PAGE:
John Carpenter gives Track-by-Track breakdown for new album Anthology: Movie Themes 1974 – 1998: Stream

From Dark Star to Vampires, the Horror Master goes deep into the abyss


    Track by Track is a recurring new music feature in which an artist offers a comprehensive rundown of their new album.

    John Carpenter doesn’t watch his own movies. That’s not surprising; not a lot of filmmakers do. What he does revisit, however, is his music. He’s a rock ‘n’ roller at heart, which is why he’s been tickling that fancy for the last few years by recording new music and hitting the road with his son, Cody, and his godson, Daniel Davies.

    Now that he has two solo albums behind him — 2015’s Lost Themes and 2016’s Lost Themes II — he’s back with a greatest-hits-of-sorts he’s calling, Anthology: Movie Themes 1974-1998. Due out today via Sacred Bones, the album collects 13 re-recorded renditions of his most popular themes, from Halloween to The Fog to Ennio Morricone’s The Thing.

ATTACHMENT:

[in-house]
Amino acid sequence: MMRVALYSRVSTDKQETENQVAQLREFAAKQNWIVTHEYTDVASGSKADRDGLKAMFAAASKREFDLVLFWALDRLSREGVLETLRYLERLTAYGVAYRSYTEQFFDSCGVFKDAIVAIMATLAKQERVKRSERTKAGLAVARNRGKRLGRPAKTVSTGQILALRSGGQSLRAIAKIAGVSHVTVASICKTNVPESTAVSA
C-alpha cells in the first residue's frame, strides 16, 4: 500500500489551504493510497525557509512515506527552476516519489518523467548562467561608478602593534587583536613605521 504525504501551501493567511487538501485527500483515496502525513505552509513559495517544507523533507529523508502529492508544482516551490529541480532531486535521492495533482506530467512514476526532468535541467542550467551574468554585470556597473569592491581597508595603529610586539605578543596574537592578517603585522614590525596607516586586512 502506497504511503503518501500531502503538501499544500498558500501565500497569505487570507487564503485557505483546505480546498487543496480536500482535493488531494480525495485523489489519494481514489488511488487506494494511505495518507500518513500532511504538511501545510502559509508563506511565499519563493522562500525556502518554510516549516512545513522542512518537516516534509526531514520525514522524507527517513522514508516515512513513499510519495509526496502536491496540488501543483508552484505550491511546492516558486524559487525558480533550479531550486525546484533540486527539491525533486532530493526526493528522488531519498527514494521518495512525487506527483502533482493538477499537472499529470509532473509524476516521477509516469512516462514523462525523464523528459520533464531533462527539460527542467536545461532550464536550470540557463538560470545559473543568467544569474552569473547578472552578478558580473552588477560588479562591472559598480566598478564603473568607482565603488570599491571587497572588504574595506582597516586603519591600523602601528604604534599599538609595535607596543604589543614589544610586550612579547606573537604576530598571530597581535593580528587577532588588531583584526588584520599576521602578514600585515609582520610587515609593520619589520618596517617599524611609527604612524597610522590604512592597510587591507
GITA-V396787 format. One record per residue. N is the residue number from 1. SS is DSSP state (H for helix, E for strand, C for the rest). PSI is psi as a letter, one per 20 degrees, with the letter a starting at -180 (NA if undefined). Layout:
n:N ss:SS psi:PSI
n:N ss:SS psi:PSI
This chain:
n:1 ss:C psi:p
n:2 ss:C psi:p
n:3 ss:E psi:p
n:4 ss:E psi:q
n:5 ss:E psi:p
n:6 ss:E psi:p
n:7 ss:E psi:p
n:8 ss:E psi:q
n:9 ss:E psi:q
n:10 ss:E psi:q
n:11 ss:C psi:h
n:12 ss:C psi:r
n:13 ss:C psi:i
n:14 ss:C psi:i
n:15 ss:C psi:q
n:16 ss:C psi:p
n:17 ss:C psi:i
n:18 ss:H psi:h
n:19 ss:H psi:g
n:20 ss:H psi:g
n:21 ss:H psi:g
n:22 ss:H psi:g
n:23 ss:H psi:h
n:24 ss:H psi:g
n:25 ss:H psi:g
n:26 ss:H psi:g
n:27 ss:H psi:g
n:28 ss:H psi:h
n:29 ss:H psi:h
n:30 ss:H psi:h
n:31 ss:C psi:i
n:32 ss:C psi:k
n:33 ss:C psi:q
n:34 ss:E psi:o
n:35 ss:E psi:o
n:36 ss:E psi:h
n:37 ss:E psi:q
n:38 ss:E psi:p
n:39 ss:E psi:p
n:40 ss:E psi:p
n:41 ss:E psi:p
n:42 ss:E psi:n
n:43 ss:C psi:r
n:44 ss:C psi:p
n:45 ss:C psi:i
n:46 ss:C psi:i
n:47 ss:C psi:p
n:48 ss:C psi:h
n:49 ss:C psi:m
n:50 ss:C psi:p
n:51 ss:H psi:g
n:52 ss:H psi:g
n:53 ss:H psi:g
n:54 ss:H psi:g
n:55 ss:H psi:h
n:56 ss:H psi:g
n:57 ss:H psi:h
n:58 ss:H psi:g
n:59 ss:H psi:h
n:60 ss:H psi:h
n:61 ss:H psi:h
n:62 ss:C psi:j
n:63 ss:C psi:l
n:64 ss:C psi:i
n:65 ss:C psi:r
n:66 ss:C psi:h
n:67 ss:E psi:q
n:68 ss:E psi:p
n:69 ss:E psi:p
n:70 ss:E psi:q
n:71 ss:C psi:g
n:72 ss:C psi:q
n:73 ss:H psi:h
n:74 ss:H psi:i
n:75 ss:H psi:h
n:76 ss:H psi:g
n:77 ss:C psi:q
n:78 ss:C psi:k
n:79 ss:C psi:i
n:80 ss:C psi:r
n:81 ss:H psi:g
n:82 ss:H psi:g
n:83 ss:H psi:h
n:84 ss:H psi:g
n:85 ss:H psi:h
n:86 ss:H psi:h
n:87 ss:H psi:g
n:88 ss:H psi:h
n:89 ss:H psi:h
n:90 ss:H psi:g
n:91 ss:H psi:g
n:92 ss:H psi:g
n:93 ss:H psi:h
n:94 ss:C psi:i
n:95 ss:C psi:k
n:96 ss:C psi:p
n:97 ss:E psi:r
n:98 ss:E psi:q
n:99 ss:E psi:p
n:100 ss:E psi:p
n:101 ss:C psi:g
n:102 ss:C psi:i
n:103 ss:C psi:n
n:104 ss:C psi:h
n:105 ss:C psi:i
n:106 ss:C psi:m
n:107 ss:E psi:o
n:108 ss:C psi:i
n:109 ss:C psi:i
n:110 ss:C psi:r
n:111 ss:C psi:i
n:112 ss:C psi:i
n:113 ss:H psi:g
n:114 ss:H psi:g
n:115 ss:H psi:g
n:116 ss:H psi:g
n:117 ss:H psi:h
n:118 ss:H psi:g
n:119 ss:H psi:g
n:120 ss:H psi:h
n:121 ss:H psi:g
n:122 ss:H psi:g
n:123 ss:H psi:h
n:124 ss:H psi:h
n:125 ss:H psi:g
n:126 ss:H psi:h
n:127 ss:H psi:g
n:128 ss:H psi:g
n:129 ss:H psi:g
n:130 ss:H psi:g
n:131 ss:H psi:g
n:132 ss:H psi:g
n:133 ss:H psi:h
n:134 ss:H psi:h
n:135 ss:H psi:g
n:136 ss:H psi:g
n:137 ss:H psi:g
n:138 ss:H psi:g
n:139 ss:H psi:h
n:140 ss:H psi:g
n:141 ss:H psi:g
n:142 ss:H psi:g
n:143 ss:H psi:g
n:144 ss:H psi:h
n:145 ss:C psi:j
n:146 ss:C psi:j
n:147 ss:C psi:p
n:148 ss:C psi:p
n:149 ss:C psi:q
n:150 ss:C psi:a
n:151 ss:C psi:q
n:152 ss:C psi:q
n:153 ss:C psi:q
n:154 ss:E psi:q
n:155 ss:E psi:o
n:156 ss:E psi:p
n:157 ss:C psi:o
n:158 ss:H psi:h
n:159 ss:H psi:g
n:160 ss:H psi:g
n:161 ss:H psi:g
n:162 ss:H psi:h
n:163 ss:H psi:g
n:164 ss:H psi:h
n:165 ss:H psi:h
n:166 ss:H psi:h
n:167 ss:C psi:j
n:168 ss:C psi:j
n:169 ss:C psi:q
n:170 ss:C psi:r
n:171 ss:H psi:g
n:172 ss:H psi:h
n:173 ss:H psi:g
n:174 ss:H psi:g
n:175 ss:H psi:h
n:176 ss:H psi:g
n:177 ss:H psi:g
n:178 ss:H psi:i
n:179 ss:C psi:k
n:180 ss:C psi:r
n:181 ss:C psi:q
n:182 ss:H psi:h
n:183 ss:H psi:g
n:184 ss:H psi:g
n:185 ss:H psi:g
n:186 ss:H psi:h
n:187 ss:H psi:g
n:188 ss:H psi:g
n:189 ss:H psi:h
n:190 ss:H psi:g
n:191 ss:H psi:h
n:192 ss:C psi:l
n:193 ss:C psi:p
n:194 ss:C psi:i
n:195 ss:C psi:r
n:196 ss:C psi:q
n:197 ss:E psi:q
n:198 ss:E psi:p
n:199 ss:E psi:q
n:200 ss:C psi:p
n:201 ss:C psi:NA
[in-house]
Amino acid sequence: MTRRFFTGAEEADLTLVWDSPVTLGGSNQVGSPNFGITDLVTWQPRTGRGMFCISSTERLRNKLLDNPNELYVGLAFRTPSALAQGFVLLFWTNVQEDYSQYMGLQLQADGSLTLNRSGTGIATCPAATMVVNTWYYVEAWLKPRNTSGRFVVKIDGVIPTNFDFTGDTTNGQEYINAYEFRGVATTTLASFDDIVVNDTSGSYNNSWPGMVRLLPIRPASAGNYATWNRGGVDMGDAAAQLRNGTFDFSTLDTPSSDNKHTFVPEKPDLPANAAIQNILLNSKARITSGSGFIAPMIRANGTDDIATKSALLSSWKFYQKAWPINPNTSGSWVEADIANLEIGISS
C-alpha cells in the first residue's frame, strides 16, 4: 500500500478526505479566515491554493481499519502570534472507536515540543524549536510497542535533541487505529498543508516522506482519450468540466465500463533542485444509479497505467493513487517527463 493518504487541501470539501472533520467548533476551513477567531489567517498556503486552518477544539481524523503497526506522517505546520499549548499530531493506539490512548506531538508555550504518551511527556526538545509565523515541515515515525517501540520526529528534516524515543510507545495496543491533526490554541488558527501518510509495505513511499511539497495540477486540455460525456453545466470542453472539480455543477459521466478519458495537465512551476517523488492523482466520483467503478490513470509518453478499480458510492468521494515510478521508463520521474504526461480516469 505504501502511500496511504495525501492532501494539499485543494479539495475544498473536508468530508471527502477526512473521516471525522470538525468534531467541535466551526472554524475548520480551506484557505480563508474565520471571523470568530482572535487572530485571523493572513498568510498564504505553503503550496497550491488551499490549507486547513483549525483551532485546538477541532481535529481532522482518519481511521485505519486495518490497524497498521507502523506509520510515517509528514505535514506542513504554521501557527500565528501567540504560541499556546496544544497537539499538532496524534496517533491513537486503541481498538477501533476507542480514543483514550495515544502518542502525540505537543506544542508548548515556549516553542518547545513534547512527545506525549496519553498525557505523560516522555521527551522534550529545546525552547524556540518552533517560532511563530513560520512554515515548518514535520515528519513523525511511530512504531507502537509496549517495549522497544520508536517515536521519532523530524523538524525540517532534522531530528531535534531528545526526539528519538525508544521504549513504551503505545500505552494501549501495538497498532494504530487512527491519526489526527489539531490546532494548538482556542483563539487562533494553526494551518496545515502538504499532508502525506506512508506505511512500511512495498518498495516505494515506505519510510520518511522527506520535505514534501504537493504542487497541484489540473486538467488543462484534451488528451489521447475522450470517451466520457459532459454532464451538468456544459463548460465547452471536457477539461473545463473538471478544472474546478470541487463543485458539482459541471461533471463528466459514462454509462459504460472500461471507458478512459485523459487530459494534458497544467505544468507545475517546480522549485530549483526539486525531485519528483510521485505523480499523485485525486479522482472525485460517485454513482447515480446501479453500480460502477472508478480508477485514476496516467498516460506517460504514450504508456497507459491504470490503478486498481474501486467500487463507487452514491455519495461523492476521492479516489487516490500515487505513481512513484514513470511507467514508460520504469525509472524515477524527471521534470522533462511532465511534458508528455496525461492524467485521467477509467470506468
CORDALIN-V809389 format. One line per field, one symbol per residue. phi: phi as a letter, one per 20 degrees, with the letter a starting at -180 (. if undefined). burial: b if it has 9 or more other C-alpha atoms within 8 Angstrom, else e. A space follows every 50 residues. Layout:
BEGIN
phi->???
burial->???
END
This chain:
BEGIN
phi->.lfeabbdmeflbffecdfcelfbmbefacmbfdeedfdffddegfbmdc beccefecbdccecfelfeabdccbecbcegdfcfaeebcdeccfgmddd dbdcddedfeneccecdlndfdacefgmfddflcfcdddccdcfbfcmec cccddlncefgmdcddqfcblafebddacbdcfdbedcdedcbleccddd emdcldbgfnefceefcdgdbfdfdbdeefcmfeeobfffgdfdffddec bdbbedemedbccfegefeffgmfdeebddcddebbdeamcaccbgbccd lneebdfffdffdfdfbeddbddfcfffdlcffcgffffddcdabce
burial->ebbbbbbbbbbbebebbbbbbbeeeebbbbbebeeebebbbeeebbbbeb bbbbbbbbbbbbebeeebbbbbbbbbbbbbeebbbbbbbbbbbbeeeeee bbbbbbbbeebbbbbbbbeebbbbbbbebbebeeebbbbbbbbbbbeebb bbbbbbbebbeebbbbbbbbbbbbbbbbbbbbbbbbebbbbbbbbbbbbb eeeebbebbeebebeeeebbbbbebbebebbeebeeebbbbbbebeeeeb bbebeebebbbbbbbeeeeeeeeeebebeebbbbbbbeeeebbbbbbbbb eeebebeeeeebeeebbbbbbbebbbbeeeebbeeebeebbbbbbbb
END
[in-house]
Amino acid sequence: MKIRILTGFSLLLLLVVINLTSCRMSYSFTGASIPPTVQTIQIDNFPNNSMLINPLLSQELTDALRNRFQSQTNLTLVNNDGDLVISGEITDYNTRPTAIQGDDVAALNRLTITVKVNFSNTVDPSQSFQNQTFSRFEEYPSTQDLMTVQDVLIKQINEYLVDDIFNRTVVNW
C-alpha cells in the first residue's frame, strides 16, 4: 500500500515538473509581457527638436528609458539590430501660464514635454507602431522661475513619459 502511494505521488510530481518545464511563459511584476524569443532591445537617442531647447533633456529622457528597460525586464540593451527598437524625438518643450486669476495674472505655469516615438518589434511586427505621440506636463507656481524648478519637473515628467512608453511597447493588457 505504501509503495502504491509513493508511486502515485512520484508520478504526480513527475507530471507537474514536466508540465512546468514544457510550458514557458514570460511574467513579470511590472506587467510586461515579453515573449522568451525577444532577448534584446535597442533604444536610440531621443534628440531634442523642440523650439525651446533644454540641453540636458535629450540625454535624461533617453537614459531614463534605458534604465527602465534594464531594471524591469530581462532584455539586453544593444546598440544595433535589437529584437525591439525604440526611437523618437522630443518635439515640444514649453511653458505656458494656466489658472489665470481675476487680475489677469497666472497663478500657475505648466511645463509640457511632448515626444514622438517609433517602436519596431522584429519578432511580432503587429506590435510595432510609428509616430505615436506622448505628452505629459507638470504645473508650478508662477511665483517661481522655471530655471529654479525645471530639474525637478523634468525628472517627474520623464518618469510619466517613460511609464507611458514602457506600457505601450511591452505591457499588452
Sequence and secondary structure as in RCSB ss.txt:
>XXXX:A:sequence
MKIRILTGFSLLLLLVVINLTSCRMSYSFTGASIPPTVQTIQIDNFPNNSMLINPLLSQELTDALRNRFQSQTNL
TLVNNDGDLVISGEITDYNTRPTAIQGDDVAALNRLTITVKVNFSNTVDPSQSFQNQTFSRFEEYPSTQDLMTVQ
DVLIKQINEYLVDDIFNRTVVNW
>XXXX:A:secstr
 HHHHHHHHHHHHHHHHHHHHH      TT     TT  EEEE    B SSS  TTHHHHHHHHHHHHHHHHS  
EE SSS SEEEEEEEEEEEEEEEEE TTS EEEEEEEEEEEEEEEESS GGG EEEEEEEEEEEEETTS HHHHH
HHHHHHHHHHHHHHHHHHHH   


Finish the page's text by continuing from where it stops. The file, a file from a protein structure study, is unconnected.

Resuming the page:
It’s a collection that sums up Carpenter. As I wrote in my glowing B+ review from earlier this week, “[The re-recordings] may prove to be a little uncanny valley for veteran fans who grew up seeking out his soundtracks in vintage shops and MP3 blogs, but it also feels like a celebration — for us, for horror, and especially for Carpenter.”


    To keep that celebration going, we spoke to the Horror Master himself, who walked us through each theme off the album, offering anecdotes and patiently answering our dumb fan theories like a total champ. This isn’t the first time we’ve spoken to him, so we were well aware of how short he can get. Still, it was a fun afternoon.

    Stream the album now as you read on below.

    01. In the Mouth of Madness

    This is another one of your collaborations with Jim Lang. Was he the one that brought the hard rock out of you?